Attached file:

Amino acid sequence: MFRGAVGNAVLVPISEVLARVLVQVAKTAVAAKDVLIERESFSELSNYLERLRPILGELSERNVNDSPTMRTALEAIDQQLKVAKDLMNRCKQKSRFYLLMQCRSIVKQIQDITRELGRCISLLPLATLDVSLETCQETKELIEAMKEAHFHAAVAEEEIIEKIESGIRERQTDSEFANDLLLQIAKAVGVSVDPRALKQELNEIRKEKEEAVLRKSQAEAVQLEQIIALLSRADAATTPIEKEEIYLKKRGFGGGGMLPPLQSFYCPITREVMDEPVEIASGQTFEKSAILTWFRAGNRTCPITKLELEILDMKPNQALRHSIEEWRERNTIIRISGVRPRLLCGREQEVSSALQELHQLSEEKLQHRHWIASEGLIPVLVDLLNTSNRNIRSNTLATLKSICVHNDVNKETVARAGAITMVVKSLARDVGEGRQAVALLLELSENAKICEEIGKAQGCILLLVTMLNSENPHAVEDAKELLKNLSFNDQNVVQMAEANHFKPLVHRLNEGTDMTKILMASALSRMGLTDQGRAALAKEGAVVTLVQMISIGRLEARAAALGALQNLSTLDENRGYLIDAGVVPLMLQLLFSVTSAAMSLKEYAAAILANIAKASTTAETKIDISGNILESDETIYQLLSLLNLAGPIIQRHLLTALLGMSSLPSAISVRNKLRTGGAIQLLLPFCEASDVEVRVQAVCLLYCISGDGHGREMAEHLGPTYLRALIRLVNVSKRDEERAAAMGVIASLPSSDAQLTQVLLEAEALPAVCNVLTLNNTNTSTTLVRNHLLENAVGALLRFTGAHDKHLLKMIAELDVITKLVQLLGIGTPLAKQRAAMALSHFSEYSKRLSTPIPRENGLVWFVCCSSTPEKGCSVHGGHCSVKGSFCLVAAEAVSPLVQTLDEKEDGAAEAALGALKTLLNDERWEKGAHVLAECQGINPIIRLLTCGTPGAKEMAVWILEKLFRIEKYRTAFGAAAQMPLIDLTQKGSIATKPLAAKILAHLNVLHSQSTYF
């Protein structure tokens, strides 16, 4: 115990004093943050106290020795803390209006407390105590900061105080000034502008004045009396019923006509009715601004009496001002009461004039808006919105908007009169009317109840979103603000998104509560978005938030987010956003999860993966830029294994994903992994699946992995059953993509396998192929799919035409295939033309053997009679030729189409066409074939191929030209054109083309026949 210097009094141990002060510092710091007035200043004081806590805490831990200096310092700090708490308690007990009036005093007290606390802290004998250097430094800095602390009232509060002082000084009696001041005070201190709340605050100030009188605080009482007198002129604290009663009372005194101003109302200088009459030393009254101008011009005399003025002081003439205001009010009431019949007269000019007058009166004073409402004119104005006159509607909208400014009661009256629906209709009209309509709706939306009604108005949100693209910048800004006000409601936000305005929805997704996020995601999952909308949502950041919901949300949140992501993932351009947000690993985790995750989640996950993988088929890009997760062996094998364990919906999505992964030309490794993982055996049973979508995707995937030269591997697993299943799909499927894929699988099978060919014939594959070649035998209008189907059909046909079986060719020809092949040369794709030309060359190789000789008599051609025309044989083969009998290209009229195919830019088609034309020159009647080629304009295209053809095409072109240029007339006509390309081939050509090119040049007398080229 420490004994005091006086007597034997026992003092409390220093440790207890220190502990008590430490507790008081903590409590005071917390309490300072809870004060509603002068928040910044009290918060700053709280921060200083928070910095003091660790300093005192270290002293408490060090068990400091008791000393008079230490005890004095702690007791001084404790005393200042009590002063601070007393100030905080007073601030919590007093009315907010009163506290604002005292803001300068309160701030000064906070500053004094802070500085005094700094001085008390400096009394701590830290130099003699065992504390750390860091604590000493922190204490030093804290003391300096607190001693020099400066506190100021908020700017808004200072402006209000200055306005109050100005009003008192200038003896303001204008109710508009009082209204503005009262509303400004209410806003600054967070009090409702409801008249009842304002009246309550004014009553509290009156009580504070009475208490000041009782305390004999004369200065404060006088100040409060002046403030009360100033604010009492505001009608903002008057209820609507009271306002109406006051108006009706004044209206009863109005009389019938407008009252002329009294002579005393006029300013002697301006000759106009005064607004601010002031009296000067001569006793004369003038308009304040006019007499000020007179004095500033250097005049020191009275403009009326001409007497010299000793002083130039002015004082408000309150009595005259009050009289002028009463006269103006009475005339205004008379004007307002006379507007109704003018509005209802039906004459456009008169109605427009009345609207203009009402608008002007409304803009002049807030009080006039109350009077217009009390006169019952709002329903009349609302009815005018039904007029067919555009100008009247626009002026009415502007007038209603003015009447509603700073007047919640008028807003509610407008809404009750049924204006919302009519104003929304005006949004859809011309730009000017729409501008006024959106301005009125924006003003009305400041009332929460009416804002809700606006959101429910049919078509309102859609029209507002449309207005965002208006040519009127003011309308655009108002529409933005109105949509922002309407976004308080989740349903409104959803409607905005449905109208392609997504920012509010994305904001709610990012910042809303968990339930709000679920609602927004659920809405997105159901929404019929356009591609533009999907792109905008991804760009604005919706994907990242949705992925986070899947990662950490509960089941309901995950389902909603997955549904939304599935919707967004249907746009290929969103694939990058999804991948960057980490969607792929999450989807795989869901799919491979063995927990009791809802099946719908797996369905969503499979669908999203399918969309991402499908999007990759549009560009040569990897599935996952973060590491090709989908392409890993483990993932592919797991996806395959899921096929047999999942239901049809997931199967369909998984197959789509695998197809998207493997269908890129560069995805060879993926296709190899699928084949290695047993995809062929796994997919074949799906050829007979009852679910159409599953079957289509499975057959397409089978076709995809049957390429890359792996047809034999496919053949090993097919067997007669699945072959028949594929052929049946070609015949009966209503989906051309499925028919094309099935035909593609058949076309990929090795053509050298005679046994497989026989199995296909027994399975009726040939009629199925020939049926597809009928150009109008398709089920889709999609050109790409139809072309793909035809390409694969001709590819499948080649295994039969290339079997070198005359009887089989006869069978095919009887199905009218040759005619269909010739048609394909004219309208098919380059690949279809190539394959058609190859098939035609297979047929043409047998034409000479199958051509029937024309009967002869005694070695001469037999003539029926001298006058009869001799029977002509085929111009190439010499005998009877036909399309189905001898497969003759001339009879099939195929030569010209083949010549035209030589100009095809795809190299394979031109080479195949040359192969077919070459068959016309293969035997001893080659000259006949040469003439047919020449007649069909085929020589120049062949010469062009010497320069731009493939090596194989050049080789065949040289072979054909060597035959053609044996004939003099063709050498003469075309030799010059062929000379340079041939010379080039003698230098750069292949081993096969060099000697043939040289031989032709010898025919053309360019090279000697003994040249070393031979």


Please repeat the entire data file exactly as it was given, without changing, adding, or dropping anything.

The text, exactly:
Amino acid sequence: MFRGAVGNAVLVPISEVLARVLVQVAKTAVAAKDVLIERESFSELSNYLERLRPILGELSERNVNDSPTMRTALEAIDQQLKVAKDLMNRCKQKSRFYLLMQCRSIVKQIQDITRELGRCISLLPLATLDVSLETCQETKELIEAMKEAHFHAAVAEEEIIEKIESGIRERQTDSEFANDLLLQIAKAVGVSVDPRALKQELNEIRKEKEEAVLRKSQAEAVQLEQIIALLSRADAATTPIEKEEIYLKKRGFGGGGMLPPLQSFYCPITREVMDEPVEIASGQTFEKSAILTWFRAGNRTCPITKLELEILDMKPNQALRHSIEEWRERNTIIRISGVRPRLLCGREQEVSSALQELHQLSEEKLQHRHWIASEGLIPVLVDLLNTSNRNIRSNTLATLKSICVHNDVNKETVARAGAITMVVKSLARDVGEGRQAVALLLELSENAKICEEIGKAQGCILLLVTMLNSENPHAVEDAKELLKNLSFNDQNVVQMAEANHFKPLVHRLNEGTDMTKILMASALSRMGLTDQGRAALAKEGAVVTLVQMISIGRLEARAAALGALQNLSTLDENRGYLIDAGVVPLMLQLLFSVTSAAMSLKEYAAAILANIAKASTTAETKIDISGNILESDETIYQLLSLLNLAGPIIQRHLLTALLGMSSLPSAISVRNKLRTGGAIQLLLPFCEASDVEVRVQAVCLLYCISGDGHGREMAEHLGPTYLRALIRLVNVSKRDEERAAAMGVIASLPSSDAQLTQVLLEAEALPAVCNVLTLNNTNTSTTLVRNHLLENAVGALLRFTGAHDKHLLKMIAELDVITKLVQLLGIGTPLAKQRAAMALSHFSEYSKRLSTPIPRENGLVWFVCCSSTPEKGCSVHGGHCSVKGSFCLVAAEAVSPLVQTLDEKEDGAAEAALGALKTLLNDERWEKGAHVLAECQGINPIIRLLTCGTPGAKEMAVWILEKLFRIEKYRTAFGAAAQMPLIDLTQKGSIATKPLAAKILAHLNVLHSQSTYF
């Protein structure tokens, strides 16, 4: 115990004093943050106290020795803390209006407390105590900061105080000034502008004045009396019923006509009715601004009496001002009461004039808006919105908007009169009317109840979103603000998104509560978005938030987010956003999860993966830029294994994903992994699946992995059953993509396998192929799919035409295939033309053997009679030729189409066409074939191929030209054109083309026949 210097009094141990002060510092710091007035200043004081806590805490831990200096310092700090708490308690007990009036005093007290606390802290004998250097430094800095602390009232509060002082000084009696001041005070201190709340605050100030009188605080009482007198002129604290009663009372005194101003109302200088009459030393009254101008011009005399003025002081003439205001009010009431019949007269000019007058009166004073409402004119104005006159509607909208400014009661009256629906209709009209309509709706939306009604108005949100693209910048800004006000409601936000305005929805997704996020995601999952909308949502950041919901949300949140992501993932351009947000690993985790995750989640996950993988088929890009997760062996094998364990919906999505992964030309490794993982055996049973979508995707995937030269591997697993299943799909499927894929699988099978060919014939594959070649035998209008189907059909046909079986060719020809092949040369794709030309060359190789000789008599051609025309044989083969009998290209009229195919830019088609034309020159009647080629304009295209053809095409072109240029007339006509390309081939050509090119040049007398080229 420490004994005091006086007597034997026992003092409390220093440790207890220190502990008590430490507790008081903590409590005071917390309490300072809870004060509603002068928040910044009290918060700053709280921060200083928070910095003091660790300093005192270290002293408490060090068990400091008791000393008079230490005890004095702690007791001084404790005393200042009590002063601070007393100030905080007073601030919590007093009315907010009163506290604002005292803001300068309160701030000064906070500053004094802070500085005094700094001085008390400096009394701590830290130099003699065992504390750390860091604590000493922190204490030093804290003391300096607190001693020099400066506190100021908020700017808004200072402006209000200055306005109050100005009003008192200038003896303001204008109710508009009082209204503005009262509303400004209410806003600054967070009090409702409801008249009842304002009246309550004014009553509290009156009580504070009475208490000041009782305390004999004369200065404060006088100040409060002046403030009360100033604010009492505001009608903002008057209820609507009271306002109406006051108006009706004044209206009863109005009389019938407008009252002329009294002579005393006029300013002697301006000759106009005064607004601010002031009296000067001569006793004369003038308009304040006019007499000020007179004095500033250097005049020191009275403009009326001409007497010299000793002083130039002015004082408000309150009595005259009050009289002028009463006269103006009475005339205004008379004007307002006379507007109704003018509005209802039906004459456009008169109605427009009345609207203009009402608008002007409304803009002049807030009080006039109350009077217009009390006169019952709002329903009349609302009815005018039904007029067919555009100008009247626009002026009415502007007038209603003015009447509603700073007047919640008028807003509610407008809404009750049924204006919302009519104003929304005006949004859809011309730009000017729409501008006024959106301005009125924006003003009305400041009332929460009416804002809700606006959101429910049919078509309102859609029209507002449309207005965002208006040519009127003011309308655009108002529409933005109105949509922002309407976004308080989740349903409104959803409607905005449905109208392609997504920012509010994305904001709610990012910042809303968990339930709000679920609602927004659920809405997105159901929404019929356009591609533009999907792109905008991804760009604005919706994907990242949705992925986070899947990662950490509960089941309901995950389902909603997955549904939304599935919707967004249907746009290929969103694939990058999804991948960057980490969607792929999450989807795989869901799919491979063995927990009791809802099946719908797996369905969503499979669908999203399918969309991402499908999007990759549009560009040569990897599935996952973060590491090709989908392409890993483990993932592919797991996806395959899921096929047999999942239901049809997931199967369909998984197959789509695998197809998207493997269908890129560069995805060879993926296709190899699928084949290695047993995809062929796994997919074949799906050829007979009852679910159409599953079957289509499975057959397409089978076709995809049957390429890359792996047809034999496919053949090993097919067997007669699945072959028949594929052929049946070609015949009966209503989906051309499925028919094309099935035909593609058949076309990929090795053509050298005679046994497989026989199995296909027994399975009726040939009629199925020939049926597809009928150009109008398709089920889709999609050109790409139809072309793909035809390409694969001709590819499948080649295994039969290339079997070198005359009887089989006869069978095919009887199905009218040759005619269909010739048609394909004219309208098919380059690949279809190539394959058609190859098939035609297979047929043409047998034409000479199958051509029937024309009967002869005694070695001469037999003539029926001298006058009869001799029977002509085929111009190439010499005998009877036909399309189905001898497969003759001339009879099939195929030569010209083949010549035209030589100009095809795809190299394979031109080479195949040359192969077919070459068959016309293969035997001893080659000259006949040469003439047919020449007649069909085929020589120049062949010469062009010497320069731009493939090596194989050049080789065949040289072979054909060597035959053609044996004939003099063709050498003469075309030799010059062929000379340079041939010379080039003698230098750069292949081993096969060099000697043939040289031989032709010898025919053309360019090279000697003994040249070393031979």